- Extraction of Materials and Meaning: How has cinema represented the perils of extractive capitalism on screen? Or, considering the work of scholars like Leo Goldsmith (2018) and Daniel Mann (2022), how has the medium itself knowingly participated in this dynamic of extraction in its bid to draw meaning from the world? What are the gendered and colonial dimensions of environmental extraction in cinema’s history?

Comparative Cinema invites the submission of complete articles addressing ecocinema from a comparative perspective, which must be between 5500 and 7000 words long, including footnotes. Articles (in MS Word) and any accompanying images must be sent through the RACO platform, available on the journal website.

In addition to articles that respond to this particular topic, Comparative Cinema is also accepting submissions for ‘Rear Window,’ a miscellaneous section of the journal that will include articles focusing on other aspects of cinema using a comparative methodology. Please indicate in your submission if you wish to be considered for this section of the journal.



Timeline for Issue 20:

Deadline for submission of complete articles: 15/1/2023

Peer review: 15/1/2023-28/2/2023

Final copy deadline: 30/4/2023

Publication: June 2023




References

Bozak, Nadia. 2011. The Cinematic Footprint: Lights, Camera, Natural Resources. New Brunswick, NJ and London: Rutgers University Press.

De Roo, Ludo. 2019. “Elemental Imagination and Film Experience: Climate Change and the Cinematic Ethics of Immersive Filmworlds.” Projections: The Journal for Movies and Mind 13(2): 58-79.

Fay, Jennifer. 2018. Inhospitable World: Cinema in the Time of the Anthropocene. Oxford and New York: Oxford University Press.

Goldsmith, Leo. 2018. “Theories of the Earth: Surface and Extraction in the Landscape Film.” World Records 2. https://worldrecordsjournal.org/theories-of-the-earth-surface-and-extraction-in-the-landscape-film/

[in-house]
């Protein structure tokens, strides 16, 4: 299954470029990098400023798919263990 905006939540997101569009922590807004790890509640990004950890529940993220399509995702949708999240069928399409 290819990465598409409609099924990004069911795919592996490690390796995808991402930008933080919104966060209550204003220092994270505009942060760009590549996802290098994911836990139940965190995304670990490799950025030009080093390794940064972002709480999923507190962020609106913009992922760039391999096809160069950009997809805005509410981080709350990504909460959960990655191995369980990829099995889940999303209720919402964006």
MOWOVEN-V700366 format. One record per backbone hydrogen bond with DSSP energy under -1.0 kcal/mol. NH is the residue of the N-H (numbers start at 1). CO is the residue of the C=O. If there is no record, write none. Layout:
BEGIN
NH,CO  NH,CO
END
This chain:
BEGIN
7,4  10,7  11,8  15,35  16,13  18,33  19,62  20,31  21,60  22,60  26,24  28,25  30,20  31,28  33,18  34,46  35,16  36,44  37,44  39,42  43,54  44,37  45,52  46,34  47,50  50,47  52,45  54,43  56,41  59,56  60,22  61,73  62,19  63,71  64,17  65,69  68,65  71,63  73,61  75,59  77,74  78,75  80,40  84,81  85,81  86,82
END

Ivakhiv, Adrian J. 2013. Ecologies of the Moving Image: Cinema, Affect, Nature. Waterloo, Ontario: Wilfrid Laurier University Press.

Kracauer, Siegfried. 1997. Theory of Film: The Redemption of Physical Reality. Princeton, NJ: Princeton University Press.

Mann, Daniel. 2022. “Red Planets: Cinema, Deserts, and Extraction.” Afterimage 29(1): 88–109.

McKim, Kristi. 2013. Cinema as Weather: Stylistic Screens and Atmospheric Change. New York: Routledge.

O’Brien, Adam. 2017. Film and the Natural Environment: Elements and Atmospheres. London: Wallflower.

———. 2016. Transactions with the World: Ecocriticism and the Environmental Sensibility of New Hollywood. Oxford: Berghahn Books.

Past, Elena. 2019. Italian Ecocinema: Beyond the Human. Bloomington: Indiana University Press.

Peters, John Durham. 2015. The Marvelous Clouds: Toward a Philosophy of Elemental Media. Chicago, IL and London: University of Chicago Press.

Rust, Stephen, Salma Monani and Sean Cubitt. eds. 2013. Ecocinema Theory and Practice. London and New York: Routledge.

Willoquet-Maricondi, Paula. ed. 2010. Framing the World: Explorations in Ecocriticism and Film. Charlottesville: University of Virginia Press.



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Contact: comparativecinema@upf.edu